Researchers from Tsinghua University, the Chinese Centre for Disease Control and Prevention, and the University of Connecticut found human blood serum iron helps to control dengue virus infection.
According to a recent study conducted by a team of multinational researchers, iron intake may pose as an effective method to control the transmission of dengue virus by the female aedes mosquito. This is based on the evidence that these mosquitoes ted to feed on iron-deficient blood.
Tapping on the idea that blood constituents or their metabolites may influence the spread of dengue, researchers conducted a series of tests to screen blood components. This led them to discover that human blood serum iron is able to attune dengue virus infection by mosquitos and that they have an inverse relationship.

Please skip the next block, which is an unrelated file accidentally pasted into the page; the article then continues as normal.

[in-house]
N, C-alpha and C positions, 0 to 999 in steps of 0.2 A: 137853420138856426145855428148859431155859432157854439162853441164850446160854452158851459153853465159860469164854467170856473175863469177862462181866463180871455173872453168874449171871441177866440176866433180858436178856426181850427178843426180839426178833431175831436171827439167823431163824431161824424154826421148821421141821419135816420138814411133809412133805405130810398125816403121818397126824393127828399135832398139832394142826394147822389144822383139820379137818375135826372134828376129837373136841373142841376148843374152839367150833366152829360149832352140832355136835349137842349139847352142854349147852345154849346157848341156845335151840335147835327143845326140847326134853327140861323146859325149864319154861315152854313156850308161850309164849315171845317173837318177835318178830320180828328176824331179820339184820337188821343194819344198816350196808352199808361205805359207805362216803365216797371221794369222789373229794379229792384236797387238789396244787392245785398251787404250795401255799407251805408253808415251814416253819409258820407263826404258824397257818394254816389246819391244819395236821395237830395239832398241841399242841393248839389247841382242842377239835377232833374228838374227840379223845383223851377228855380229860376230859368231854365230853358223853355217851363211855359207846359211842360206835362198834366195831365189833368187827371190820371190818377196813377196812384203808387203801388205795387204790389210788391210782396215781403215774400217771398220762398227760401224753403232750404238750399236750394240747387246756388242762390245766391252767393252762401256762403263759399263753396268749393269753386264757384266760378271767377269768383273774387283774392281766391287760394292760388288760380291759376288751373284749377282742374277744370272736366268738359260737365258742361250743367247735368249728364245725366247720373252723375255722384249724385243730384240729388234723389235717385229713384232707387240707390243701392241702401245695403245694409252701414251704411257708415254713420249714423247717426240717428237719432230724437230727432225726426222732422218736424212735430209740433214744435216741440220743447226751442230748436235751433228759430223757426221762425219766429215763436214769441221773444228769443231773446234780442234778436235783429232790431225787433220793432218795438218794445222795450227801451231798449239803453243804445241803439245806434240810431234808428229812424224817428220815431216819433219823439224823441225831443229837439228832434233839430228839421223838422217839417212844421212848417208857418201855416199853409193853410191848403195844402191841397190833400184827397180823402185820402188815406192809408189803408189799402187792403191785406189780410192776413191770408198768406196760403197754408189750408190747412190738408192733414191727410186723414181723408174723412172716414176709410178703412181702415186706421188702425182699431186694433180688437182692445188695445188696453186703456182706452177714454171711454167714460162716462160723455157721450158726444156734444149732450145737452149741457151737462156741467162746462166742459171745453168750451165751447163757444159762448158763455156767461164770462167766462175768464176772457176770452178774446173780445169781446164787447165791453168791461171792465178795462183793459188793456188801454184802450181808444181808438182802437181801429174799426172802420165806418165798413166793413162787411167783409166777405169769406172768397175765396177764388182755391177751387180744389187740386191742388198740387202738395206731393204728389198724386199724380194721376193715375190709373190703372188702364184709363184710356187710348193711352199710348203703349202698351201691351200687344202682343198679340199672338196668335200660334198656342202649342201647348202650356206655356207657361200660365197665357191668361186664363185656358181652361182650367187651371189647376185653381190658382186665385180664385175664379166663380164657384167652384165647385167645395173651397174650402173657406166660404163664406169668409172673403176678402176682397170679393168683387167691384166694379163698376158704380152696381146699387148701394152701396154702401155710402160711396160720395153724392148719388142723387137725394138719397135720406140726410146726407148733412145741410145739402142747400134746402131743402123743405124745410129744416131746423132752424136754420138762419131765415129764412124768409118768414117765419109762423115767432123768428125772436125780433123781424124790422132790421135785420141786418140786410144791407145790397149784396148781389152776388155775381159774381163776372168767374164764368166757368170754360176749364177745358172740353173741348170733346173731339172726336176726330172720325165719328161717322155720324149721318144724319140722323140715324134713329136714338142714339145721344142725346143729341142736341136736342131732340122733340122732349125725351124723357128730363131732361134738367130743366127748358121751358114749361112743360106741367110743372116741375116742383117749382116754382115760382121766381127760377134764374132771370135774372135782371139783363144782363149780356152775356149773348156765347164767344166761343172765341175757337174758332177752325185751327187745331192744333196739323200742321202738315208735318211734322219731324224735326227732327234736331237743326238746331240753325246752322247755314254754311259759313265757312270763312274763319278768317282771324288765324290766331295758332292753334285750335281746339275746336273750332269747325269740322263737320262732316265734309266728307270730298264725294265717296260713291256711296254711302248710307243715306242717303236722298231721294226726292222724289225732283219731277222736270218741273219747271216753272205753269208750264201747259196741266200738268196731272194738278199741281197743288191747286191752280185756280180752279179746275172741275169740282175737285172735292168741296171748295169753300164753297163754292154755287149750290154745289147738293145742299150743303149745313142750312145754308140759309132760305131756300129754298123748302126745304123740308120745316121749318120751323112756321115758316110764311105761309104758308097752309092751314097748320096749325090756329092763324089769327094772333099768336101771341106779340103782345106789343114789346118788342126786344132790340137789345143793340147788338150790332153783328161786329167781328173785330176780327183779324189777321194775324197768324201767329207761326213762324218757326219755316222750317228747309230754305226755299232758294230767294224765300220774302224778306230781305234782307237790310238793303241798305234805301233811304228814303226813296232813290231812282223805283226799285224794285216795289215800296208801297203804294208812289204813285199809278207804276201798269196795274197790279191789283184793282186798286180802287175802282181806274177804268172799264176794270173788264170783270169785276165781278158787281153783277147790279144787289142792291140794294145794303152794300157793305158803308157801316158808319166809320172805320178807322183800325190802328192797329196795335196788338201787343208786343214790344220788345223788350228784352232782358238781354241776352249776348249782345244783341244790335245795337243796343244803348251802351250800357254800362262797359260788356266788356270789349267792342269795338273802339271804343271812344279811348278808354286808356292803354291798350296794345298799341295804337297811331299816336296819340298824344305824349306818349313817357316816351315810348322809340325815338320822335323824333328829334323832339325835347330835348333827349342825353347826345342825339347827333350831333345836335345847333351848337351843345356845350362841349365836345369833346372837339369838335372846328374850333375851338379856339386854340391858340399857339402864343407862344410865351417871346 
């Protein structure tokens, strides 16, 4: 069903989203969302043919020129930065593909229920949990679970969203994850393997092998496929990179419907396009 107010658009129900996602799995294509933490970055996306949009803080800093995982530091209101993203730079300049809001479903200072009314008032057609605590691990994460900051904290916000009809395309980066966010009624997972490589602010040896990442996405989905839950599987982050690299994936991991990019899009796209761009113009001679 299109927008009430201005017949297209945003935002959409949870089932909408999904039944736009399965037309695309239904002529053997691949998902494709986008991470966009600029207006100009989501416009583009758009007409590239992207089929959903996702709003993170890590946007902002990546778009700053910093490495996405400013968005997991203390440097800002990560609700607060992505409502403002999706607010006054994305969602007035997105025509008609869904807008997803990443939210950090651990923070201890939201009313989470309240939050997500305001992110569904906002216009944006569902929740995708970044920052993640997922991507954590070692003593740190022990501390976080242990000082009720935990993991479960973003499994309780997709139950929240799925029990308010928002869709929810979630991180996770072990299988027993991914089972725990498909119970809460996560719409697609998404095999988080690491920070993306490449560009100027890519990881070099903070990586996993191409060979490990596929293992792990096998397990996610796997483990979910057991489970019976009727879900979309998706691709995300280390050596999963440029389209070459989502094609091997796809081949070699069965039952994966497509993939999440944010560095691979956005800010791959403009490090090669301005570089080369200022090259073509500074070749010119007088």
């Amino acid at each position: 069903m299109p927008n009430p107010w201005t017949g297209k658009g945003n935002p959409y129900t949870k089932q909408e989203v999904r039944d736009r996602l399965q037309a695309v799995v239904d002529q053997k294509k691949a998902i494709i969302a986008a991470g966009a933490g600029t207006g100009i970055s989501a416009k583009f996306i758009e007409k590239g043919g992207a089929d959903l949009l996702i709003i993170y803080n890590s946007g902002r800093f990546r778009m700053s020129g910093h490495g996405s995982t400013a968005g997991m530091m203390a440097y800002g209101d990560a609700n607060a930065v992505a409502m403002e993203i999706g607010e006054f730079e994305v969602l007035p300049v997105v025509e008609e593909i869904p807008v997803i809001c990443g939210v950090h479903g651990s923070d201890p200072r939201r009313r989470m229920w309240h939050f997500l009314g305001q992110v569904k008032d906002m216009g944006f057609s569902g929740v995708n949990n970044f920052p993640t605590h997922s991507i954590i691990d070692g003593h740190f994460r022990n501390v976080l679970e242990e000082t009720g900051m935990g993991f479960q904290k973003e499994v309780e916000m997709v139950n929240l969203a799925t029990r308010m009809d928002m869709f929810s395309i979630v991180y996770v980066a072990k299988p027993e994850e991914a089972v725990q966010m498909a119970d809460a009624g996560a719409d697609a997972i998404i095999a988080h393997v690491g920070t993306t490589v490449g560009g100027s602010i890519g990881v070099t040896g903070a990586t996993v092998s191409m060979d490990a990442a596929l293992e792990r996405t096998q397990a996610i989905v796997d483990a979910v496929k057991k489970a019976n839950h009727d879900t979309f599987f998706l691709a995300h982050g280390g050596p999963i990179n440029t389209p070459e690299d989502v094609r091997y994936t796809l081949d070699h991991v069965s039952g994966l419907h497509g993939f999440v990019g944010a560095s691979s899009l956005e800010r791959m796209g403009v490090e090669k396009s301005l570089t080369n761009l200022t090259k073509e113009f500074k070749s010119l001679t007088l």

This study demonstrates that mosquitos are less likely to be infected with the dengue virus when they feed on blood with high levels of iron. This works through a mechanism where the iron in the mosquito’s gut will produce more reactive oxygen species and prevent the uptake of dengue virus by the mosquitos.
This study indicates that iron supplementation reduces dengue transmission by mosquitoes, providing a new perspective for controlling the disease.
The results were published in the journal Nature Microbiology. [APBN]